Migrant women business owners also provide work for other migrant women without registering them because of their precarious status. While there is an understanding that this implies a blatant breach of the law, they are painstakingly aware of the bureaucracy of Morocco’s regularization process, which is long and complicated for a variety of reasons. Migrant women would rather keep a low profile and earn a living than expose their status. Moroccan hairdressers also use the services of unregistered migrant women workers especially for pedicures, manicures, and “African” hairstyles. These women are actually able to negotiate their salaries, despite their precarious status, because of the increasing demands for their services.
Other African migrant women who work as housekeepers often report mistreatment by their employers, including verbal abuse and sometimes even physical violence. The few Moroccan women employers we interviewed claim that these women are “dirty” and do not show them respect. Migrant women, on the other hand, accuse their employers of jealousy and ignorance. They claim employers are naïve and do not understand the supernatural power they possess to potentially curse these women. In this way, migrant women claim agency by tapping into Moroccan women’s fears and stereotypes about them as “practitioners of black magic.”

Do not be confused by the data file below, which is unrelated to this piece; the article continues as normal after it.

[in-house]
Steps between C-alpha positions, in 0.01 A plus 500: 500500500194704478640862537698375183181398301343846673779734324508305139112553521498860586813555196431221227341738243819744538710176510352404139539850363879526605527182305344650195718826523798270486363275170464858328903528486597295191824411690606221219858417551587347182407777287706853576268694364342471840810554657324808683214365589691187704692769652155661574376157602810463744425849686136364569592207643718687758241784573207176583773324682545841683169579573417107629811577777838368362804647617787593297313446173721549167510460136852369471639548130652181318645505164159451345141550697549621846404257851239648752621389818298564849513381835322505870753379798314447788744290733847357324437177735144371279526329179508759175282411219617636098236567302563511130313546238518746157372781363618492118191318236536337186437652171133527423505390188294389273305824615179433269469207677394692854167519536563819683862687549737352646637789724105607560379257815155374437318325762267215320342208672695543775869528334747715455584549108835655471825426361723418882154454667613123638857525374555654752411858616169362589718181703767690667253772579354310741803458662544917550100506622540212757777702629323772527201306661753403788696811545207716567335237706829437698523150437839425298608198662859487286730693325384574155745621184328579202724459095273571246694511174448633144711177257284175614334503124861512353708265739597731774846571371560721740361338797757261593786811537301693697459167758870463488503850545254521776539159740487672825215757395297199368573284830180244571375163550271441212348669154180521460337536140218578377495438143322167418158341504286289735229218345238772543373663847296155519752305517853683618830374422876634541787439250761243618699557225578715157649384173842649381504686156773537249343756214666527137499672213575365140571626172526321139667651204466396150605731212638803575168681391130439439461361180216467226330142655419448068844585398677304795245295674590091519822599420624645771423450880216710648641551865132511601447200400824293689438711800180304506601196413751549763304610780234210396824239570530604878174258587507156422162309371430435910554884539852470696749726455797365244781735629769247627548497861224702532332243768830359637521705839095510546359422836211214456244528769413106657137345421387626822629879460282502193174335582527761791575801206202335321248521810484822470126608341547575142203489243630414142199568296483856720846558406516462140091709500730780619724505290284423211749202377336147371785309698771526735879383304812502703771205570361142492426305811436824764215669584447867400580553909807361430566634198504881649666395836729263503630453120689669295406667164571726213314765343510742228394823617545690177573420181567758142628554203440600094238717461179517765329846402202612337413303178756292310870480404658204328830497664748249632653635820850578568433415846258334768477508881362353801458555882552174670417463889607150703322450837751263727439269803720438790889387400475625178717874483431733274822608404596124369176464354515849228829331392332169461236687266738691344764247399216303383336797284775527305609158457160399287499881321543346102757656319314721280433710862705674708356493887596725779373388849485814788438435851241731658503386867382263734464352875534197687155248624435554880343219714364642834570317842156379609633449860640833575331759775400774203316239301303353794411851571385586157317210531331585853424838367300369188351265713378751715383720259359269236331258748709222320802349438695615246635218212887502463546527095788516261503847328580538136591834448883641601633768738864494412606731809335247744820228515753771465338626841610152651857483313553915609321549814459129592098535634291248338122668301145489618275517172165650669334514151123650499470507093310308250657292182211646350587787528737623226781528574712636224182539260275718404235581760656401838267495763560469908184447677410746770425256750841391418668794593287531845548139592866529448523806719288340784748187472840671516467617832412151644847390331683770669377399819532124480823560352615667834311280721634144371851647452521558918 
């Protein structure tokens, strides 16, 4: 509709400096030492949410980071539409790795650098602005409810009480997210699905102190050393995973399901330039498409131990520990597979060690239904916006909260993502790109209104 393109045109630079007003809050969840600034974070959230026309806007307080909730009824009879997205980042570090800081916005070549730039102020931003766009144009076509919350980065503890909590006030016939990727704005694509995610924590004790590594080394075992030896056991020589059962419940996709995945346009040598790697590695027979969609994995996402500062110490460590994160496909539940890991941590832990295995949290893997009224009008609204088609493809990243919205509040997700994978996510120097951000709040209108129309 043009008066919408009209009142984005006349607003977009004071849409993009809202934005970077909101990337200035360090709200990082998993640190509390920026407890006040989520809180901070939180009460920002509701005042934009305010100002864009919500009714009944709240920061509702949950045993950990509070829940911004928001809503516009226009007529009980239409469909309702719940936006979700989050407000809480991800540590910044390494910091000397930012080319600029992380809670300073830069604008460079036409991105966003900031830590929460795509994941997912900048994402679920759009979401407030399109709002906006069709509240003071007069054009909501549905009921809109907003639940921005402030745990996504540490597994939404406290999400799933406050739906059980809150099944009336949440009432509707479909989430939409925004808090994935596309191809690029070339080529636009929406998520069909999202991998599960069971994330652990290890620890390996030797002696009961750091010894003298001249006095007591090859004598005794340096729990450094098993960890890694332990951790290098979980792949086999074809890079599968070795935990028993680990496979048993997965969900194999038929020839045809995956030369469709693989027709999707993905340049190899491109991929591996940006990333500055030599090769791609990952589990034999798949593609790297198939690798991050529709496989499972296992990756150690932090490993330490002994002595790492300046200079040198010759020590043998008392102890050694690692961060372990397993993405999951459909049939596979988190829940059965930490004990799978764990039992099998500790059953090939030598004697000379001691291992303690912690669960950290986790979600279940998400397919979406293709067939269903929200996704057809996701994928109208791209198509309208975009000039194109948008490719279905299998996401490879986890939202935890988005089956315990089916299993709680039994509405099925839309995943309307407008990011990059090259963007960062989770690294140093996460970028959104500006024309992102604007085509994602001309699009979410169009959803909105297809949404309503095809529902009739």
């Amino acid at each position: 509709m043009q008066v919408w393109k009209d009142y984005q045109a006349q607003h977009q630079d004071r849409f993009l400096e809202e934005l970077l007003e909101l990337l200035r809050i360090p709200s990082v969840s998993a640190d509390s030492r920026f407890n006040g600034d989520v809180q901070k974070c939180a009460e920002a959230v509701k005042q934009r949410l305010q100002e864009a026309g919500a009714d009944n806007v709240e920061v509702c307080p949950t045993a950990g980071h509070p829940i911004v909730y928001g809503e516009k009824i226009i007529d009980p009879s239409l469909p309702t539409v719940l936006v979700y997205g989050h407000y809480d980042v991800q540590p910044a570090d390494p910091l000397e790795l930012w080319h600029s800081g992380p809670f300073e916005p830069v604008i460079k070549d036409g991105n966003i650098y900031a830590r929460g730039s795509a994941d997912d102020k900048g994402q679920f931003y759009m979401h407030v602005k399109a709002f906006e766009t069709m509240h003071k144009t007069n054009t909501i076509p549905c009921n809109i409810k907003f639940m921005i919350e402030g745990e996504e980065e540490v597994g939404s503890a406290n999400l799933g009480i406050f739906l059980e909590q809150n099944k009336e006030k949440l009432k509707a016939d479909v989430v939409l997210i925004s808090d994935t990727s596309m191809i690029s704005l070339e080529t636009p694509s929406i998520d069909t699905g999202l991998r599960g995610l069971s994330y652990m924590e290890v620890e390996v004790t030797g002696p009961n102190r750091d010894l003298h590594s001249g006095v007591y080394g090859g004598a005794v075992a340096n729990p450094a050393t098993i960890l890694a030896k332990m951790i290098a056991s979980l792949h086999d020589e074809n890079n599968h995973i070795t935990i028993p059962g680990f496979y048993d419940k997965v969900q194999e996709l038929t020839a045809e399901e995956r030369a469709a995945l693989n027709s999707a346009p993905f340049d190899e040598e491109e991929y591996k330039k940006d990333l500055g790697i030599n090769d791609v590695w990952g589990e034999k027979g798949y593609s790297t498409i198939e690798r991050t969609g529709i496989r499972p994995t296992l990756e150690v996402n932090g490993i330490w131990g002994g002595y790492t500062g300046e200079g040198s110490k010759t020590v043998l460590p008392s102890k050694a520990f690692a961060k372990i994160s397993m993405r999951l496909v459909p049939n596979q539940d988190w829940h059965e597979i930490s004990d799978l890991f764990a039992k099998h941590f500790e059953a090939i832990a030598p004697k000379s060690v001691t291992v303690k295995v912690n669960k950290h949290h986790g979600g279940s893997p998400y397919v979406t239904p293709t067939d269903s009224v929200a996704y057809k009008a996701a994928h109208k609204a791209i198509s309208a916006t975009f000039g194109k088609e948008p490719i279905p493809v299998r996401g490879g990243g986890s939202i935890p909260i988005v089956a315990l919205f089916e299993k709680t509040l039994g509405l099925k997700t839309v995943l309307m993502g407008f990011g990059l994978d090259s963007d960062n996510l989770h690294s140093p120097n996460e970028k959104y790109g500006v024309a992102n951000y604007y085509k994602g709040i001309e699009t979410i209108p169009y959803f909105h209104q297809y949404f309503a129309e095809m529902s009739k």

In Tangier, regularized migrant African women (i.e. those with residents or work permits) have the opportunity of forming arts and craft cooperatives, with the assistance of Moroccan women’s associations such as Darna and the Union of Women’s Action of Tangier (UAF-section Tanger). These associations provide them with training, start-up financing, and the opportunity to interact with Moroccan cooperatives to learn how to build their businesses. The non-regularized migrants do not have this advantage. To facilitate their integration into Moroccan society these women adopt Moroccan names and even learn Moroccan dialect (or Darija).
Having become foreigners in a country that only appeared as a land of transit in their initial project to reach Europe, migrant African women have resigned themselves to settling in Morocco—but with difficulty and a sense of unease. This is compounded by their lack of access to legal protection, full employment, and discriminatory behavior from their Moroccan neighbors. In their description of daily life in Tangier, they reproach their Moroccan neighbors for looking down on them. These African women’s answer to the question, “but aren’t Moroccan women African too? ” their answer is “yes, but….”
Moroccan women are not immune to the image of “black Africa” in the Moroccan imaginary—a land of wealth and magic from which Moroccan men brought back concubines and enslaved people until the early 20th century. Bodies of migrant women, as maids and as nannies, are a reminder of that legacy. We should examine these histories and question our perceptions of the new migration space, redefine the migratory project and decode the stereotypes that freeze intercultural encounters.